Tina Palmieri, UC Davis associate professor of burn surgery and director of the UC Davis Burn Center, is committed to ensuring that the outcomes of her burn patients are the best they can be. That is why she is participating in a two-year training program, offered at UC Davis Health System, designed to make her a better and more effective outcomes researcher.
"We have done a lot to increase patient survival after injury," says Palmieri, who is also assistant chief of burns at Shriners Hospital for Children Northern California. "Merely enabling a patient to survive a burn is not enough. We need to make sure that people can lead happy and fulfilling lives despite their burn injuries."
Yet Palmieri recognizes that to help her patients even more, she needs to enhance her research skills so that she can better address the issues associated with burn recovery. For instance, at a recent conference, she learned from
burn survivors that the itching they experience is a significant deterrent to their well-being, yet little research has been done to see what is the best way to alleviate this side effect.
Palmieri and other faculty from the health system, the School of Veterinary Medicine, the Department of Biomedical Engineering, the College of Biological Sciences and Lawrence Livermore National Laboratory are receiving just that kind of opportunity through UC Davis' Mentored Clinical Research Training Program. Designed to provide training and support for innovative, clinical research, the program received a $1.4 million federal grant in 2005 from the National Institutes of Health's K30 Clinical Research Curriculum Award.
"How to be an effective researcher is not something that was taught in medical school," says Palmieri. "I have a basic skill
set for research but I wanted to become the best outcomes researcher I could."
The program is guiding her in developing a multi-center, randomized study on blood transfusions in patients with burns – from crafting a solid hypothesis (that burn patients, who typically receive high amounts of blood, can fare well on fewer blood transfusions), to designing the protocol and signing up other institutions.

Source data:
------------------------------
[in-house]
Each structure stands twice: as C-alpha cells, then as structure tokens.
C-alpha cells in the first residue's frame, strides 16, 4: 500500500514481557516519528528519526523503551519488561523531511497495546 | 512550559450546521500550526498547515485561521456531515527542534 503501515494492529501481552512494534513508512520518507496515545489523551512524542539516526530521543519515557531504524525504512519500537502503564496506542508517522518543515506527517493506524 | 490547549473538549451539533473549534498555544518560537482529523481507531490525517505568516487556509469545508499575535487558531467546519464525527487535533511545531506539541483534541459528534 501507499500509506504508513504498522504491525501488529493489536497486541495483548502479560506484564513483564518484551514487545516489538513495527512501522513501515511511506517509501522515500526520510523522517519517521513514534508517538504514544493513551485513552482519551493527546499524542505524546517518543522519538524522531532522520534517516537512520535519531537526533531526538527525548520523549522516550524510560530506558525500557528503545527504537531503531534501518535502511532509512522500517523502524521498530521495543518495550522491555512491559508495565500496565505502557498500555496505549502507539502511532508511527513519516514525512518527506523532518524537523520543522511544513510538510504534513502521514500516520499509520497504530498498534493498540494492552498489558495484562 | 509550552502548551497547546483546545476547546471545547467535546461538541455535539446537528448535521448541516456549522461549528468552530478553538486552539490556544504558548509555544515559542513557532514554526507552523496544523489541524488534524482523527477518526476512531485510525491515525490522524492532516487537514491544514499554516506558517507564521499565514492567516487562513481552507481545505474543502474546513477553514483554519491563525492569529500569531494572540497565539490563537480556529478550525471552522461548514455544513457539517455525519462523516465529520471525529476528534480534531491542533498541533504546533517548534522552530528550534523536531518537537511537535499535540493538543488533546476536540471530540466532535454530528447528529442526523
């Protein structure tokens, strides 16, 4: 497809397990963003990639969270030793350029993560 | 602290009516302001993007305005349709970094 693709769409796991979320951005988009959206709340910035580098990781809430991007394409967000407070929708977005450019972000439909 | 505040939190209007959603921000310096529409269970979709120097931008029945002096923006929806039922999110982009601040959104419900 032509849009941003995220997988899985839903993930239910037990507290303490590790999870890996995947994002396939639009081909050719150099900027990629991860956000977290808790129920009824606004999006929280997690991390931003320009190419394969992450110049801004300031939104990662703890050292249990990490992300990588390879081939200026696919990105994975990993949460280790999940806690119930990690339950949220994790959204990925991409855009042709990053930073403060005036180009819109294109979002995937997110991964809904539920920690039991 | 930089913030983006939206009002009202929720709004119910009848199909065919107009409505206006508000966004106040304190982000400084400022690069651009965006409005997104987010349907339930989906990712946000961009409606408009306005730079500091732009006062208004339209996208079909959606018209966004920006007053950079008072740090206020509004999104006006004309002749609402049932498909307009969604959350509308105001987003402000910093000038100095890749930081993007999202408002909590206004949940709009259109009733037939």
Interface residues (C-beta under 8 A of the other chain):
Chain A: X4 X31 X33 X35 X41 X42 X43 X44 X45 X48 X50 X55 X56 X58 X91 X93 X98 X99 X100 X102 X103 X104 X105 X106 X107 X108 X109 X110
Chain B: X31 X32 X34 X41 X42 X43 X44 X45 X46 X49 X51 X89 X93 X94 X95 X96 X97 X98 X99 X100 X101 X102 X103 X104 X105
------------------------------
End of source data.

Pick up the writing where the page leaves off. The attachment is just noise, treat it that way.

"This program has taught me how to bring people together," says Palmieri, who has participated in but never before been the principle investigator in a multicenter, randomized prospective clinical trial.
The skills she is developing in coordinating the multicenter trial have propelled her into other collaborative activities. Last fall, she organized a consensus conference on the state of science for research in burn surgery. The conference drew more than 200 participants, including physicians, basic scientists, nurses and burn survivors. The conference defined research priorities in burns for the next 10 years.
While she waits to hear if her blood transfusion project receives the federal funding she has requested, Palmieri is certain about one aspect: "The clinical research program has filled in a lot of holes in research knowledge that I didn't even know I had. I have gained many new tools and established contacts that will help me navigate through the complexities of clinical research."